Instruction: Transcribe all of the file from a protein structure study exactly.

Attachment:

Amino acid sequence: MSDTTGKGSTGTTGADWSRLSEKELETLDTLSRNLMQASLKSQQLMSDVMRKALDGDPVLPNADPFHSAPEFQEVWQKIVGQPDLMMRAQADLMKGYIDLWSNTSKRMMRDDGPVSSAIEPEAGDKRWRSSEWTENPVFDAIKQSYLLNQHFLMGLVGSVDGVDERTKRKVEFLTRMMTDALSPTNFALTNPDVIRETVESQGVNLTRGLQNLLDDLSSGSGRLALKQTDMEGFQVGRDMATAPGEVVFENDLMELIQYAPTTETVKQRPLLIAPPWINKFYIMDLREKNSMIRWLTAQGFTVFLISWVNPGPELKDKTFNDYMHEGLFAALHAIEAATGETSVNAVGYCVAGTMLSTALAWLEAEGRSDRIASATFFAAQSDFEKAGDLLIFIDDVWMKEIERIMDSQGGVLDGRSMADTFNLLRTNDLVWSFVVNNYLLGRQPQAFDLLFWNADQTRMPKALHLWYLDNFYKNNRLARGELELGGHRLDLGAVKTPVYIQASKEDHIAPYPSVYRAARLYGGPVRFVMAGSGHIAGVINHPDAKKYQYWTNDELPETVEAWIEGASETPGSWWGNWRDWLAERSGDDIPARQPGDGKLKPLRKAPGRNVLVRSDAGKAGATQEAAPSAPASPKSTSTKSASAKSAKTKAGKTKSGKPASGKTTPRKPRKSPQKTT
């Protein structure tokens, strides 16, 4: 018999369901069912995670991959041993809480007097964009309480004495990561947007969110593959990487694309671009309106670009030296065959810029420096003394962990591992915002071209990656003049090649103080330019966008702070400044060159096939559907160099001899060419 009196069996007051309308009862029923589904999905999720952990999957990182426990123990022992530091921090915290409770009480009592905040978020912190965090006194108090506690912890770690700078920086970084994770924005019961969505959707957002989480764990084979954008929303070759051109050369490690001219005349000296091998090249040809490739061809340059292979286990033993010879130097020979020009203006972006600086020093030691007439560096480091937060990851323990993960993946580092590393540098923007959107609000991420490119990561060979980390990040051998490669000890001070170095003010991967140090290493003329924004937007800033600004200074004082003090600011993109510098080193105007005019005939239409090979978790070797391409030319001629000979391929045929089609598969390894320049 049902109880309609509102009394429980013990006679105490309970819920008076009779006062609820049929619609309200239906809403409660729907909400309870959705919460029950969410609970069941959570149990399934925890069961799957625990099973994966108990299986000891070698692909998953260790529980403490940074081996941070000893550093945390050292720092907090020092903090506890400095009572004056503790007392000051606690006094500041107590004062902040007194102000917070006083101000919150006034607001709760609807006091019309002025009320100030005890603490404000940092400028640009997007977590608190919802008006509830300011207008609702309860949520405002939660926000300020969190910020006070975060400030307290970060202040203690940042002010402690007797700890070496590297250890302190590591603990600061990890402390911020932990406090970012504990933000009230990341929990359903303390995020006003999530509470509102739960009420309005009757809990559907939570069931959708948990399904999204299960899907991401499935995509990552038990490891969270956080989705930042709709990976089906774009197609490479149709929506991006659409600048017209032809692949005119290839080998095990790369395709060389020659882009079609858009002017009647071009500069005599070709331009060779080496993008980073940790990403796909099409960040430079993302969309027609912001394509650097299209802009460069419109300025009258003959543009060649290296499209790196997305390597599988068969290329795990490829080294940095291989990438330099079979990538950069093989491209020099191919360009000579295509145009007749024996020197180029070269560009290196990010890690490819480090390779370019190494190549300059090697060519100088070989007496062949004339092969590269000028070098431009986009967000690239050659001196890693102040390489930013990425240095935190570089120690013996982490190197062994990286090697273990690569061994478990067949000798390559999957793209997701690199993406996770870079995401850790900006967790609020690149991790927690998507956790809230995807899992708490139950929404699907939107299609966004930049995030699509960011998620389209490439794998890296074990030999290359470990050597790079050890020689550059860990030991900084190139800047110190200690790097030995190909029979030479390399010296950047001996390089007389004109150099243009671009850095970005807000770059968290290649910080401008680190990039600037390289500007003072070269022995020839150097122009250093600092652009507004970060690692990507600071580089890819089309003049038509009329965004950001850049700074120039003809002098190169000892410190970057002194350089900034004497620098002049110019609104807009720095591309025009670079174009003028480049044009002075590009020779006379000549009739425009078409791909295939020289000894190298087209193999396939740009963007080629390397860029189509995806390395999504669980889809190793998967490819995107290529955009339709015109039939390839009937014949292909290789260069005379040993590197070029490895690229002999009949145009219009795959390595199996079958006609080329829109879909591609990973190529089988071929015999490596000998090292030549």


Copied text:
Amino acid sequence: MSDTTGKGSTGTTGADWSRLSEKELETLDTLSRNLMQASLKSQQLMSDVMRKALDGDPVLPNADPFHSAPEFQEVWQKIVGQPDLMMRAQADLMKGYIDLWSNTSKRMMRDDGPVSSAIEPEAGDKRWRSSEWTENPVFDAIKQSYLLNQHFLMGLVGSVDGVDERTKRKVEFLTRMMTDALSPTNFALTNPDVIRETVESQGVNLTRGLQNLLDDLSSGSGRLALKQTDMEGFQVGRDMATAPGEVVFENDLMELIQYAPTTETVKQRPLLIAPPWINKFYIMDLREKNSMIRWLTAQGFTVFLISWVNPGPELKDKTFNDYMHEGLFAALHAIEAATGETSVNAVGYCVAGTMLSTALAWLEAEGRSDRIASATFFAAQSDFEKAGDLLIFIDDVWMKEIERIMDSQGGVLDGRSMADTFNLLRTNDLVWSFVVNNYLLGRQPQAFDLLFWNADQTRMPKALHLWYLDNFYKNNRLARGELELGGHRLDLGAVKTPVYIQASKEDHIAPYPSVYRAARLYGGPVRFVMAGSGHIAGVINHPDAKKYQYWTNDELPETVEAWIEGASETPGSWWGNWRDWLAERSGDDIPARQPGDGKLKPLRKAPGRNVLVRSDAGKAGATQEAAPSAPASPKSTSTKSASAKSAKTKAGKTKSGKPASGKTTPRKPRKSPQKTT
């Protein structure tokens, strides 16, 4: 018999369901069912995670991959041993809480007097964009309480004495990561947007969110593959990487694309671009309106670009030296065959810029420096003394962990591992915002071209990656003049090649103080330019966008702070400044060159096939559907160099001899060419 009196069996007051309308009862029923589904999905999720952990999957990182426990123990022992530091921090915290409770009480009592905040978020912190965090006194108090506690912890770690700078920086970084994770924005019961969505959707957002989480764990084979954008929303070759051109050369490690001219005349000296091998090249040809490739061809340059292979286990033993010879130097020979020009203006972006600086020093030691007439560096480091937060990851323990993960993946580092590393540098923007959107609000991420490119990561060979980390990040051998490669000890001070170095003010991967140090290493003329924004937007800033600004200074004082003090600011993109510098080193105007005019005939239409090979978790070797391409030319001629000979391929045929089609598969390894320049 049902109880309609509102009394429980013990006679105490309970819920008076009779006062609820049929619609309200239906809403409660729907909400309870959705919460029950969410609970069941959570149990399934925890069961799957625990099973994966108990299986000891070698692909998953260790529980403490940074081996941070000893550093945390050292720092907090020092903090506890400095009572004056503790007392000051606690006094500041107590004062902040007194102000917070006083101000919150006034607001709760609807006091019309002025009320100030005890603490404000940092400028640009997007977590608190919802008006509830300011207008609702309860949520405002939660926000300020969190910020006070975060400030307290970060202040203690940042002010402690007797700890070496590297250890302190590591603990600061990890402390911020932990406090970012504990933000009230990341929990359903303390995020006003999530509470509102739960009420309005009757809990559907939570069931959708948990399904999204299960899907991401499935995509990552038990490891969270956080989705930042709709990976089906774009197609490479149709929506991006659409600048017209032809692949005119290839080998095990790369395709060389020659882009079609858009002017009647071009500069005599070709331009060779080496993008980073940790990403796909099409960040430079993302969309027609912001394509650097299209802009460069419109300025009258003959543009060649290296499209790196997305390597599988068969290329795990490829080294940095291989990438330099079979990538950069093989491209020099191919360009000579295509145009007749024996020197180029070269560009290196990010890690490819480090390779370019190494190549300059090697060519100088070989007496062949004339092969590269000028070098431009986009967000690239050659001196890693102040390489930013990425240095935190570089120690013996982490190197062994990286090697273990690569061994478990067949000798390559999957793209997701690199993406996770870079995401850790900006967790609020690149991790927690998507956790809230995807899992708490139950929404699907939107299609966004930049995030699509960011998620389209490439794998890296074990030999290359470990050597790079050890020689550059860990030991900084190139800047110190200690790097030995190909029979030479390399010296950047001996390089007389004109150099243009671009850095970005807000770059968290290649910080401008680190990039600037390289500007003072070269022995020839150097122009250093600092652009507004970060690692990507600071580089890819089309003049038509009329965004950001850049700074120039003809002098190169000892410190970057002194350089900034004497620098002049110019609104807009720095591309025009670079174009003028480049044009002075590009020779006379000549009739425009078409791909295939020289000894190298087209193999396939740009963007080629390397860029189509995806390395999504669980889809190793998967490819995107290529955009339709015109039939390839009937014949292909290789260069005379040993590197070029490895690229002999009949145009219009795959390595199996079958006609080329829109879909591609990973190529089988071929015999490596000998090292030549």